The year is 1811. In this chapter, President Hamilton visits the state of North Carolina, even as the United States has been sucked into a war with Spain over the Florida territory. While there, he is called on to give an oration on the Fourth of July, 35 years after the Declaration was signed. He uses the opportunity to push for his program of voluntary emancipation for the slaves of the South:
Hamilton stayed in Raleigh until the Fourth of July, at Governor Smith’s request. An endless series of balls and parties were given in his honor, and when he was not being serenaded by bands and politely declining requests to dance, the President took the time to meet with as many members of the North Carolina legislature as possible. He sounded them out individually on the topic of emancipation and found that many were still considering their positions. Always charming, ready with a smile and a quip, a legal precedent, or a passionate argument – depending on his audience – Hamilton exercised his years of political savvy and considerable powers of persuasion to move them in his direction, as once, long ago, he had pleaded, cajoled, and bargained New York’s reluctant legislature to ratify the U.S. Constitution.
He had agreed to stay in town long enough to deliver an oration on the Fourth of July, and then was heading south to the Cape Fear river, whence he would catch a ride on a special barge the governor had commissioned for him down to Wilmington, and from there he would take ship to Charleston, South Carolina. He was anxious to get closer to the border where word of military developments could reach him sooner, but he also wanted to take full advantage of the opportunity to speak to the citizens and lawmakers of North Carolina on the emancipation issue.
By the time the Fourth rolled around, word of his presence had spread throughout the state, and a crowd of nearly ten thousand gathered on the Capitol grounds to hear him address the assembled dignitaries there – governors past and present, most of the state’s congressional delegation, and the entire state legislature were seated before the special platform that had been erected on the capitol building’s front steps. The state militia passed in a military review, and Hamilton returned the crisp salutes of the soldiers with great affection. A select group of Revolutionary War veterans, mostly now in their fifties and sixties, marched by under the banners they had carried during the war. Hamilton saw a few familiar faces in that crowd; he did his best to make eye contact and give an individual wave or shouted greeting to each man he knew. It was a hot day, but there was a pleasant breeze and the humidity had dropped enough that the heat was much more bearable than the previous week.
Governor Smith spoke first, and he paid a moving tribute to the spirit of American independence, and then he saluted the veterans of the Revolution who were in attendance. Finally, he spoke glowingly of Hamilton:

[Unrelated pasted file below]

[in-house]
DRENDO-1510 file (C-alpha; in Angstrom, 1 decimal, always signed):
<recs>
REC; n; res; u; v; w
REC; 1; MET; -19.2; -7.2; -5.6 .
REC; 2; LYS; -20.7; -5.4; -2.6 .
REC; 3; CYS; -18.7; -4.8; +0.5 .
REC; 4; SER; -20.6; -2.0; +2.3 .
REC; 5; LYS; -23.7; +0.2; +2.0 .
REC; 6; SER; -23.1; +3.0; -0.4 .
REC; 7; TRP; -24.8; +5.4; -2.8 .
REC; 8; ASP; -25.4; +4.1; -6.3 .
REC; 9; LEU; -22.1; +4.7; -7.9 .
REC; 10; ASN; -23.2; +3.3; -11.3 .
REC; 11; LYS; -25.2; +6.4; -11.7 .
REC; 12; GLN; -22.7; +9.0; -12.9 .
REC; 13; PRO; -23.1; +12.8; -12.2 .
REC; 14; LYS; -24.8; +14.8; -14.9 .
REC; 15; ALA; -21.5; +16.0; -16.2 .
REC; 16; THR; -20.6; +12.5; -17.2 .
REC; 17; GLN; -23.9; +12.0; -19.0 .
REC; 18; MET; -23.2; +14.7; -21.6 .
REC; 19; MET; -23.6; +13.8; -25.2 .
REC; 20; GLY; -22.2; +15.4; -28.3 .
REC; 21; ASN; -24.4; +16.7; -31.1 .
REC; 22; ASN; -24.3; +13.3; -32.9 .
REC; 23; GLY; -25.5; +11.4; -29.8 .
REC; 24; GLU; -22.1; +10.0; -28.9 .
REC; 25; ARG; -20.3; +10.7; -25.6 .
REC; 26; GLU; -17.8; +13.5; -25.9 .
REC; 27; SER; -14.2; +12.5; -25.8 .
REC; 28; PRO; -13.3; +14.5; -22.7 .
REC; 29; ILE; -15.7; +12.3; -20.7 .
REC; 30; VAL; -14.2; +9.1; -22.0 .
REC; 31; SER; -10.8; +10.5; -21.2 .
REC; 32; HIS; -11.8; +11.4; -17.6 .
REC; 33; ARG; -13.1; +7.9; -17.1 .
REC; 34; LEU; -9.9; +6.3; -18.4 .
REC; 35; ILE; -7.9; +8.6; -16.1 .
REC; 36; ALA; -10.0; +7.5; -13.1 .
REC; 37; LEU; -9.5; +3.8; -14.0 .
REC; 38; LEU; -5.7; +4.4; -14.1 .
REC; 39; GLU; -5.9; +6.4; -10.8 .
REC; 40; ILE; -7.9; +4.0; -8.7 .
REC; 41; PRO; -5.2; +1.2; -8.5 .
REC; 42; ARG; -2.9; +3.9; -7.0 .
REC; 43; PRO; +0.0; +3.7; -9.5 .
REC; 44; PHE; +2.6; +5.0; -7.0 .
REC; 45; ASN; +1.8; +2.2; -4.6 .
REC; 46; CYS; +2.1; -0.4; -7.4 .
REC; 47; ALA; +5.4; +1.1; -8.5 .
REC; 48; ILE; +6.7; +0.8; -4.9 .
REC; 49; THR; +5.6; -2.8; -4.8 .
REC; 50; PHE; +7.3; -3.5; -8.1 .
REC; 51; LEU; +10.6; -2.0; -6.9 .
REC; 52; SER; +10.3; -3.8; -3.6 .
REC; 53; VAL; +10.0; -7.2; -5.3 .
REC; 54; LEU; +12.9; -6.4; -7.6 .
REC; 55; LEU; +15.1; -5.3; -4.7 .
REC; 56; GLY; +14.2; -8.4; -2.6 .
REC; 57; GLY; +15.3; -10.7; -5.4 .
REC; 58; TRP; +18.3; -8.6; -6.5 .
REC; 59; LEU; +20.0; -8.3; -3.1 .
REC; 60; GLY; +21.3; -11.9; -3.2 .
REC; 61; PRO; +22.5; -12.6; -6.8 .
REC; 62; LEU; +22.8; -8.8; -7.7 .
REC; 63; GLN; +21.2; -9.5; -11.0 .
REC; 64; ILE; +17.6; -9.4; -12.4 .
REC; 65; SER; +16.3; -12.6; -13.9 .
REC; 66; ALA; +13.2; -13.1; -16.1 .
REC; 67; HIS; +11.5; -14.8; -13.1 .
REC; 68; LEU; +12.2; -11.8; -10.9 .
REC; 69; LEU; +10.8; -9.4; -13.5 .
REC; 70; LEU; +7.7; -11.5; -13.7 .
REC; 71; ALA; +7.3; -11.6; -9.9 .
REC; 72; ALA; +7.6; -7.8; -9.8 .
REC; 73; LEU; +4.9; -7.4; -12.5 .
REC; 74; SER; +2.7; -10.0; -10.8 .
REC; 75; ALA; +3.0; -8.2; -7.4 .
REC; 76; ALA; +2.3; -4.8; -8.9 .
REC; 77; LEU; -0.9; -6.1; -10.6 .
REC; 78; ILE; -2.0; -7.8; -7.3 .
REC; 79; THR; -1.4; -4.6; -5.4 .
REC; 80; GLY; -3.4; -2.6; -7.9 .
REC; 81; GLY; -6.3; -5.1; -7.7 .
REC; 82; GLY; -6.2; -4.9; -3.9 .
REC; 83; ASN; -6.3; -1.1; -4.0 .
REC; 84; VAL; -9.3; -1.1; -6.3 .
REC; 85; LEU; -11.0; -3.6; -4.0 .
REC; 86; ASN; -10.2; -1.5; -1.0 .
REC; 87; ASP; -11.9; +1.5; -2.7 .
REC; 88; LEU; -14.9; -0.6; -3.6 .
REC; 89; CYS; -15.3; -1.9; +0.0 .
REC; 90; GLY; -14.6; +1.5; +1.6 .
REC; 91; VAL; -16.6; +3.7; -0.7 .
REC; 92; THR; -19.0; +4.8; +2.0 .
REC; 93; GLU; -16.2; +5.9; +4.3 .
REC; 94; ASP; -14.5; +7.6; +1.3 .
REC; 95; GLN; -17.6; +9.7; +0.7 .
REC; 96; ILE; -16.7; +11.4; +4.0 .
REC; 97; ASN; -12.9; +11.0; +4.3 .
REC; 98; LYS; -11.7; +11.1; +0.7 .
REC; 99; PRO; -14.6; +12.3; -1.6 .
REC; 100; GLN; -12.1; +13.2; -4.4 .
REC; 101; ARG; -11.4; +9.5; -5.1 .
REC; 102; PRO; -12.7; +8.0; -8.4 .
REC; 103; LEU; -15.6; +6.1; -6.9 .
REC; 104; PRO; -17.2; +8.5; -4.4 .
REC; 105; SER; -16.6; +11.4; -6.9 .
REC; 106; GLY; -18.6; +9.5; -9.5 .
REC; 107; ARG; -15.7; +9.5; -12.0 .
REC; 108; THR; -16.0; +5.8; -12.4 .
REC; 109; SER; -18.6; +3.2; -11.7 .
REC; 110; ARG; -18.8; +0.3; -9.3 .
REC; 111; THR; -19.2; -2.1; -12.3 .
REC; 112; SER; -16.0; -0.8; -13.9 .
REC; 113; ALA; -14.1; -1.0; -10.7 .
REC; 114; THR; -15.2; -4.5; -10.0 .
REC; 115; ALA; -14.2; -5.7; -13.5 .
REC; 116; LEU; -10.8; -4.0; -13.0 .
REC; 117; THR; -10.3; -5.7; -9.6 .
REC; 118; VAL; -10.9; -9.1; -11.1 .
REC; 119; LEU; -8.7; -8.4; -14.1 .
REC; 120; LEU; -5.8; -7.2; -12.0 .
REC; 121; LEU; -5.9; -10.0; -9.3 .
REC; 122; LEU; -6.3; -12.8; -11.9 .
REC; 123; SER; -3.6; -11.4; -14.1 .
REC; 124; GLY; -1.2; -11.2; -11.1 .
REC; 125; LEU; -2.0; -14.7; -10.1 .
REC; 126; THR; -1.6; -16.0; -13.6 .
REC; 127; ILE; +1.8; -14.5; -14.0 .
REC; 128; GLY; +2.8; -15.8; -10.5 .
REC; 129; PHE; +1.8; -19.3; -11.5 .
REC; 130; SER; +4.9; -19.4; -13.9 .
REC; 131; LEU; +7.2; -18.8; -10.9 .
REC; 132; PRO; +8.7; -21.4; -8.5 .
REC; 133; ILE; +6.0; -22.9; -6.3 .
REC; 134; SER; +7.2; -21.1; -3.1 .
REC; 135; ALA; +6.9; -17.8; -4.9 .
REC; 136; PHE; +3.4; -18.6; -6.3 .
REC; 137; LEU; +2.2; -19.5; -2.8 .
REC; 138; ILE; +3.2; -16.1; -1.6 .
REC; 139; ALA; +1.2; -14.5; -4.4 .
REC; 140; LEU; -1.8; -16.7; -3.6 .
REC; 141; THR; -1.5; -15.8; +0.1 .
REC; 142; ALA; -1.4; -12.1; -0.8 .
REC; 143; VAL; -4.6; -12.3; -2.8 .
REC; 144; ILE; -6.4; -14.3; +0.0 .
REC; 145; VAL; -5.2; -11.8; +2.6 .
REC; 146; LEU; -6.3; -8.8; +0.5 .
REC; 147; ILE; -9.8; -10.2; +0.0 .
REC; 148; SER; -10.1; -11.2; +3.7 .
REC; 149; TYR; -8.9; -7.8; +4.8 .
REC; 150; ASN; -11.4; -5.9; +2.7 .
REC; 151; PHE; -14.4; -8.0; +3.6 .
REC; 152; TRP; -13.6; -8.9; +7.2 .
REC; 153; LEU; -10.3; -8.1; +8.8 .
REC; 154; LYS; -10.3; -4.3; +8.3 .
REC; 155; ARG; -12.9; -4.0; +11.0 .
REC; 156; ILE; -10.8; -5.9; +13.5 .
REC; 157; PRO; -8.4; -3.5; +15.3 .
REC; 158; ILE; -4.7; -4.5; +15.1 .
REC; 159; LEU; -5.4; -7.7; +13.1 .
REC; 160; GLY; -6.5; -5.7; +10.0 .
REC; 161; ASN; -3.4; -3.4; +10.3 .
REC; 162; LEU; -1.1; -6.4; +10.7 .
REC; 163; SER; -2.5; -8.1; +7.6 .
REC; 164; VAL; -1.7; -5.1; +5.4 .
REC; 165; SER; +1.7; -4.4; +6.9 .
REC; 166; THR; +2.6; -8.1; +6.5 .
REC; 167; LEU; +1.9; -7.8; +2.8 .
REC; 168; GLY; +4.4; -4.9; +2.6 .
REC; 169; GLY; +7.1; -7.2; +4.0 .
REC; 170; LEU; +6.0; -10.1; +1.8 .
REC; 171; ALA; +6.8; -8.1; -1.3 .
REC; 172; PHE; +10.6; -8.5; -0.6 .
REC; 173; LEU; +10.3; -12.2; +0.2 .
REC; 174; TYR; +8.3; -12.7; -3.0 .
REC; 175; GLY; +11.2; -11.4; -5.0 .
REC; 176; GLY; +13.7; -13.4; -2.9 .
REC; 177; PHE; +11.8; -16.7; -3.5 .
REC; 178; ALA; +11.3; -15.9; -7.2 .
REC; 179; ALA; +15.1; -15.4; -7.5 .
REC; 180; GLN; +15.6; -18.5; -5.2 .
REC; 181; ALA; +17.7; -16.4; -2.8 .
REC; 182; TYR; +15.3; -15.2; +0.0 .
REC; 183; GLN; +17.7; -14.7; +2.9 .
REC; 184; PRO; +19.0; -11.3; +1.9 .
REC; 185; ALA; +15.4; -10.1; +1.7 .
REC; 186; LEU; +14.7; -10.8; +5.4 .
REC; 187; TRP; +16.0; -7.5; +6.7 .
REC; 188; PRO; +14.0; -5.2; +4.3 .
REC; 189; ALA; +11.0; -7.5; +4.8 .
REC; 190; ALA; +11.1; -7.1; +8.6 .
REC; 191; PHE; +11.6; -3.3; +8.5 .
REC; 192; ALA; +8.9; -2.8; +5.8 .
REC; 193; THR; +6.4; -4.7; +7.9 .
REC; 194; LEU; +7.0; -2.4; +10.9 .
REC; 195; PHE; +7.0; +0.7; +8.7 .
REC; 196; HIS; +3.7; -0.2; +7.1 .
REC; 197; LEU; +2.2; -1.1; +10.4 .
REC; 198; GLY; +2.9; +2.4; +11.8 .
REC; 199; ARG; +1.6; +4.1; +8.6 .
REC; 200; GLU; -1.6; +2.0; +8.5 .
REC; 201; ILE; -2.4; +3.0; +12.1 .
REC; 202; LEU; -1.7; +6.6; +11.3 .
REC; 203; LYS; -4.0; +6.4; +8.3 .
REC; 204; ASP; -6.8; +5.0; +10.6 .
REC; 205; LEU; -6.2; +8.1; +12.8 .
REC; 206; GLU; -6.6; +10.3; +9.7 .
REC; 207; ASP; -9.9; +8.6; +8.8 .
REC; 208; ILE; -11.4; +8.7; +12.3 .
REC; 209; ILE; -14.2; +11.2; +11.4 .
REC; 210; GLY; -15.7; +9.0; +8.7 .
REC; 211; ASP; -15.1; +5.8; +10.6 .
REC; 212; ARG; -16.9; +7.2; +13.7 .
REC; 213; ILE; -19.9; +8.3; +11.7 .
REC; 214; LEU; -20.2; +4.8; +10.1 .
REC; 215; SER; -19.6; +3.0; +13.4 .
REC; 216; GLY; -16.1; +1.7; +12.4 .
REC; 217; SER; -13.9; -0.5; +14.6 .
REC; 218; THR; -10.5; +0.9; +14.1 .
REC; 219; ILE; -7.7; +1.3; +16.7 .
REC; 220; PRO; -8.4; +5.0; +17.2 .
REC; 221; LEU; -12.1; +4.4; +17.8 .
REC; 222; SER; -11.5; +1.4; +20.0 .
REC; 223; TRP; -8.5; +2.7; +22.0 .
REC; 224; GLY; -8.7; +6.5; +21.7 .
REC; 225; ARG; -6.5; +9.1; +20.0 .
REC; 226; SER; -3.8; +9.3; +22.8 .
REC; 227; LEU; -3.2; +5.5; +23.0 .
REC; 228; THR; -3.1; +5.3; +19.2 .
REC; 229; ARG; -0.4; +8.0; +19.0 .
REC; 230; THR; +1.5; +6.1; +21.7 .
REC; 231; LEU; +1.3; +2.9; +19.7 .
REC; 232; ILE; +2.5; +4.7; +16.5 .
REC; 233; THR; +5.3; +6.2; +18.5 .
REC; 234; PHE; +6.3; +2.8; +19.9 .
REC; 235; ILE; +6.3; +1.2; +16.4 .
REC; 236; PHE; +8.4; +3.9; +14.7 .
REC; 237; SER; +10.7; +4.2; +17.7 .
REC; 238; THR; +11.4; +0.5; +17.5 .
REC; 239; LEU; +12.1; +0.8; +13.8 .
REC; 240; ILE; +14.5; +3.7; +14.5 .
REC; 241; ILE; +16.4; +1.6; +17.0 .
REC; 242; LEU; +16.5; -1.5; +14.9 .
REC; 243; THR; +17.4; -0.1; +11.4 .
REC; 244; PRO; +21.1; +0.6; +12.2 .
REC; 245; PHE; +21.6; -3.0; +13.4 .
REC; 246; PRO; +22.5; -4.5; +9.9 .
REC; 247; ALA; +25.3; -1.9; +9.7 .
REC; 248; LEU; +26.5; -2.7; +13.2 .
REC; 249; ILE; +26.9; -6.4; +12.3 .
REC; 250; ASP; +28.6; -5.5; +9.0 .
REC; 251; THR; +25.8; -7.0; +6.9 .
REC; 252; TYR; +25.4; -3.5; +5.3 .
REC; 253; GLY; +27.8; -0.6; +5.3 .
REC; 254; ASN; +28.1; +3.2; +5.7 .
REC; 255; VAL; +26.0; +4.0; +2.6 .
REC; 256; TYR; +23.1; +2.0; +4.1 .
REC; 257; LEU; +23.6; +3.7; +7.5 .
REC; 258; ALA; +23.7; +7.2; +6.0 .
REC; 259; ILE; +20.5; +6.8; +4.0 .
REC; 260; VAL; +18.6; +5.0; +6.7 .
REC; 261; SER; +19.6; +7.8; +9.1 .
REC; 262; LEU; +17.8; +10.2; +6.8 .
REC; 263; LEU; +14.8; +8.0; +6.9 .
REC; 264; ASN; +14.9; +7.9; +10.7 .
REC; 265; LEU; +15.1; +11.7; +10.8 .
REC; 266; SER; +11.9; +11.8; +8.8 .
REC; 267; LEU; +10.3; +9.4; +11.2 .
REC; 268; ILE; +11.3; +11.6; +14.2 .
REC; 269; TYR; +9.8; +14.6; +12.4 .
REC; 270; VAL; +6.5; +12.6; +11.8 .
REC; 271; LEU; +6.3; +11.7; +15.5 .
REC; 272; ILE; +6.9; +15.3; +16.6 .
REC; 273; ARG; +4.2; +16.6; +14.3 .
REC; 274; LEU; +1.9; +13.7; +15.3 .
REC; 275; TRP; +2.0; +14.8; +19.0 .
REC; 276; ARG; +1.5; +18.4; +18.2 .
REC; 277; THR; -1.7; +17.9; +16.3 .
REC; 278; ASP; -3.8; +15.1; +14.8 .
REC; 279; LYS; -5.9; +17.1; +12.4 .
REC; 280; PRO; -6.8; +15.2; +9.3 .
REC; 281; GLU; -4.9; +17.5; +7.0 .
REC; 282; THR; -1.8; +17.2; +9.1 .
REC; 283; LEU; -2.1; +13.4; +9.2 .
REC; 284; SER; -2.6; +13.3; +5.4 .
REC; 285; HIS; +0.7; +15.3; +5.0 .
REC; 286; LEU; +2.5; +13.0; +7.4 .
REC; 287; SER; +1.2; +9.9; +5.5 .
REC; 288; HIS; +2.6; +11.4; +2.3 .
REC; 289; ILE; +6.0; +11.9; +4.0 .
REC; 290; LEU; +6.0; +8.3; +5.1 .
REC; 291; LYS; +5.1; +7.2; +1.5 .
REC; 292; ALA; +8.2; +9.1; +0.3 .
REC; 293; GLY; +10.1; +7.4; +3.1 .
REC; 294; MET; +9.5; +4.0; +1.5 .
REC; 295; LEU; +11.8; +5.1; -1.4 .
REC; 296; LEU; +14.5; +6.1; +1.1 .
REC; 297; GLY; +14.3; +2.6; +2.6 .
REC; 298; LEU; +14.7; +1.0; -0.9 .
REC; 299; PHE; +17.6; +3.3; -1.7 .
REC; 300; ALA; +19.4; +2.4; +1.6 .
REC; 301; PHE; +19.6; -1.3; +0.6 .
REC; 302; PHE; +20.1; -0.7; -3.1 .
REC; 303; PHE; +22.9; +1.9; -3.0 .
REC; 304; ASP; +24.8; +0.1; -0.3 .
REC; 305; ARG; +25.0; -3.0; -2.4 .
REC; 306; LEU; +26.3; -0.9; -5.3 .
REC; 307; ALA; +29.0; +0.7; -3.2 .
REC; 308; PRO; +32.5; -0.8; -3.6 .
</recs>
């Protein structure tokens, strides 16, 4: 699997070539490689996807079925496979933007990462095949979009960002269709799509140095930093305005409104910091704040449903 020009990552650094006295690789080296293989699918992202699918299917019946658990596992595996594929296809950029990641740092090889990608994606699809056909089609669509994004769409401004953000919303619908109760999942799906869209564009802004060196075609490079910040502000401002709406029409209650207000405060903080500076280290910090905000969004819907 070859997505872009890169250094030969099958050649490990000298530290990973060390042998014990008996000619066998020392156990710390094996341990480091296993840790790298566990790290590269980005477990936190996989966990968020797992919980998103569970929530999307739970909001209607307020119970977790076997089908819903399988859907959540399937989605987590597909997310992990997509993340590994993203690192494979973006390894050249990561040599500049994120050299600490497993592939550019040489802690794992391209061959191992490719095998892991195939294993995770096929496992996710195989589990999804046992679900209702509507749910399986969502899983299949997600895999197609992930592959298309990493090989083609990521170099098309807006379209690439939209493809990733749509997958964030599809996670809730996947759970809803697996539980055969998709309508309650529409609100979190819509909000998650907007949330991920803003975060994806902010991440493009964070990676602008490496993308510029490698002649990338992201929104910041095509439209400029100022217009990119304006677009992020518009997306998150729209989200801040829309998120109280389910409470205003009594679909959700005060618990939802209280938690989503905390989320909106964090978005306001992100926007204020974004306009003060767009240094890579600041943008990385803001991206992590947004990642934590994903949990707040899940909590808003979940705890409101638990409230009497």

“For the second time in our state’s history, it is our honor to welcome the President of our United States to our capitol! On the thirty-fifth anniversary of our nation’s independence, we salute this unparalleled patriot, a courageous warrior for liberty in both peace and war, the architect of America’s prosperity, President Alexander Hamilton!”
Alex stood and bowed as the applause of the crowd washed over him. For a moment, his mind flashed back to his childhood; he recalled his hardscrabble upbringing on the streets of Nevis, his relief when his mother had relocated them to a much better home on St. Croix, and the devastation that had overwhelmed him when she fell ill and died. He remembered the terrifying hurricane that swept the island when he was a teen, the horizontal rain lashing his skin and the roof of their house being ripped off by the storm’s raw power. The essay he had written about the storm for the Royal Danish American Gazette had first brought him to public notice and had generated the wave of public sympathy that had eventually sent a penniless orphan to New York to get an education – and that was where his odyssey began. Now it had brought him here, as President of the United States, about to address a vast crowd of people on the anniversary of the independence that he had helped win for his adopted country. It was so overwhelming that Alex simply stood there for a moment, blinking as the applause continued. He looked down at the carefully prepared speech he had labored on for a month, and then folded it and put it in his pocket.
“My friends,” he began; “fellow citizens, patriots, noble veterans of the Revolution, volunteers of the North Carolina militia, and Americans all; I cannot express to you the honor I feel for being accorded the opportunity to stand here before you today. I have always prided myself in my ability to craft appropriate words for any occasion, and I had labored long and hard on a speech to share with you today. But I have decided, instead of reading prepared remarks, to simply address you from my heart. Thirty-five years ago on this day, the immortal words of Thomas Jefferson were adopted by the Continental Congress, informing the world that a new nation had been born, conceived in liberty, dedicated to the noble idea that all men are created equal, and that our rights and liberties are not a gift of government, but rather our divine inheritance from the God who made us.”
The crowd rose to its feet, applauding again as he paused for a moment. When they resumed their seats, he continued.
“I was a lad of twenty years when I heard those words for the first time,” he said. “I had already made the decision to take up arms to defend the rights of a nation where I had barely resided for a year but already come to love. Even as we struggled and fought and killed for this notion of a nation that we had only begun to build, I knew that America, as deeply as I loved her, did not fully live up to the noble creed which we had declared to be our founding principle. Perhaps this was what Thomas Jefferson intended all along, I have come to realize – that the words of the Declaration were not a statement of a goal realized, or a mission accomplished, but rather a quest, an ongoing experiment to refine and build upon the foundation of liberty that was laid on the Fourth of July in that glorious year of 1776!”
The crowd applauded again, and the assembled veterans joined in with loud huzzahs. Hamilton nodded in appreciation, and then continued.